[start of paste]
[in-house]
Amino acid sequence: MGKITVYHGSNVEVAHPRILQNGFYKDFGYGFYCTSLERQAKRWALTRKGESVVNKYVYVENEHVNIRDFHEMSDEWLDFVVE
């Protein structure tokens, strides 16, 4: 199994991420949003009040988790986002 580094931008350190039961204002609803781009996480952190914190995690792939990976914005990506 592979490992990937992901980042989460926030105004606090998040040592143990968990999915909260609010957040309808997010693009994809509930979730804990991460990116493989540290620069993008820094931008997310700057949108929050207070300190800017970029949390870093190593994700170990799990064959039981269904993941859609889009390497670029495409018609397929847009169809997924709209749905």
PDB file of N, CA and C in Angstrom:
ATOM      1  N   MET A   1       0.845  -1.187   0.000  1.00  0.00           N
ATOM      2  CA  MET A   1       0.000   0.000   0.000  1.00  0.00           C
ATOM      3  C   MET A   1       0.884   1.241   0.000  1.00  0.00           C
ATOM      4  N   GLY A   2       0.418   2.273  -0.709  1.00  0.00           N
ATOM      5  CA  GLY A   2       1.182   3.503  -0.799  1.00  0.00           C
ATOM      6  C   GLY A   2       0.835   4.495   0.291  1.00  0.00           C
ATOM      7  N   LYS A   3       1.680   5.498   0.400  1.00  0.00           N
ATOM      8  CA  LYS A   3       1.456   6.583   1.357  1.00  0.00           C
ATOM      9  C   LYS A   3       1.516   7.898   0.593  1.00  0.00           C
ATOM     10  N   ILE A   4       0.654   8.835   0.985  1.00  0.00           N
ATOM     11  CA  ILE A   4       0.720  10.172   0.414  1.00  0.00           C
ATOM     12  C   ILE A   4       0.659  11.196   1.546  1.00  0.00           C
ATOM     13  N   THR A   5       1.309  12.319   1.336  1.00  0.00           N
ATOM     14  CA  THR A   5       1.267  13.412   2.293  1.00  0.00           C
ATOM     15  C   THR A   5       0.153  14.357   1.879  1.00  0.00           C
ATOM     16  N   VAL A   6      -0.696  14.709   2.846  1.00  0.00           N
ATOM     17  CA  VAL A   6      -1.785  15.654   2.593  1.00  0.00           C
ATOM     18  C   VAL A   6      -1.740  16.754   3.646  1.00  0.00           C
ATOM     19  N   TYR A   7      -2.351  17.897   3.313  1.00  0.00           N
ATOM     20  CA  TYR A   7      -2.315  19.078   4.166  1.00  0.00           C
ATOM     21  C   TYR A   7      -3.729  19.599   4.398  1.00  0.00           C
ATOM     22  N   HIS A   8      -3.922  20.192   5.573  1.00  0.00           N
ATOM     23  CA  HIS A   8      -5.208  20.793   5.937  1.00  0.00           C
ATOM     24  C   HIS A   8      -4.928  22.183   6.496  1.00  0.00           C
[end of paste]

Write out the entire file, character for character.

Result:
[in-house]
Amino acid sequence: MGKITVYHGSNVEVAHPRILQNGFYKDFGYGFYCTSLERQAKRWALTRKGESVVNKYVYVENEHVNIRDFHEMSDEWLDFVVE
């Protein structure tokens, strides 16, 4: 199994991420949003009040988790986002 580094931008350190039961204002609803781009996480952190914190995690792939990976914005990506 592979490992990937992901980042989460926030105004606090998040040592143990968990999915909260609010957040309808997010693009994809509930979730804990991460990116493989540290620069993008820094931008997310700057949108929050207070300190800017970029949390870093190593994700170990799990064959039981269904993941859609889009390497670029495409018609397929847009169809997924709209749905």
PDB file of N, CA and C in Angstrom:
ATOM      1  N   MET A   1       0.845  -1.187   0.000  1.00  0.00           N
ATOM      2  CA  MET A   1       0.000   0.000   0.000  1.00  0.00           C
ATOM      3  C   MET A   1       0.884   1.241   0.000  1.00  0.00           C
ATOM      4  N   GLY A   2       0.418   2.273  -0.709  1.00  0.00           N
ATOM      5  CA  GLY A   2       1.182   3.503  -0.799  1.00  0.00           C
ATOM      6  C   GLY A   2       0.835   4.495   0.291  1.00  0.00           C
ATOM      7  N   LYS A   3       1.680   5.498   0.400  1.00  0.00           N
ATOM      8  CA  LYS A   3       1.456   6.583   1.357  1.00  0.00           C
ATOM      9  C   LYS A   3       1.516   7.898   0.593  1.00  0.00           C
ATOM     10  N   ILE A   4       0.654   8.835   0.985  1.00  0.00           N
ATOM     11  CA  ILE A   4       0.720  10.172   0.414  1.00  0.00           C
ATOM     12  C   ILE A   4       0.659  11.196   1.546  1.00  0.00           C
ATOM     13  N   THR A   5       1.309  12.319   1.336  1.00  0.00           N
ATOM     14  CA  THR A   5       1.267  13.412   2.293  1.00  0.00           C
ATOM     15  C   THR A   5       0.153  14.357   1.879  1.00  0.00           C
ATOM     16  N   VAL A   6      -0.696  14.709   2.846  1.00  0.00           N
ATOM     17  CA  VAL A   6      -1.785  15.654   2.593  1.00  0.00           C
ATOM     18  C   VAL A   6      -1.740  16.754   3.646  1.00  0.00           C
ATOM     19  N   TYR A   7      -2.351  17.897   3.313  1.00  0.00           N
ATOM     20  CA  TYR A   7      -2.315  19.078   4.166  1.00  0.00           C
ATOM     21  C   TYR A   7      -3.729  19.599   4.398  1.00  0.00           C
ATOM     22  N   HIS A   8      -3.922  20.192   5.573  1.00  0.00           N
ATOM     23  CA  HIS A   8      -5.208  20.793   5.937  1.00  0.00           C
ATOM     24  C   HIS A   8      -4.928  22.183   6.496  1.00  0.00           C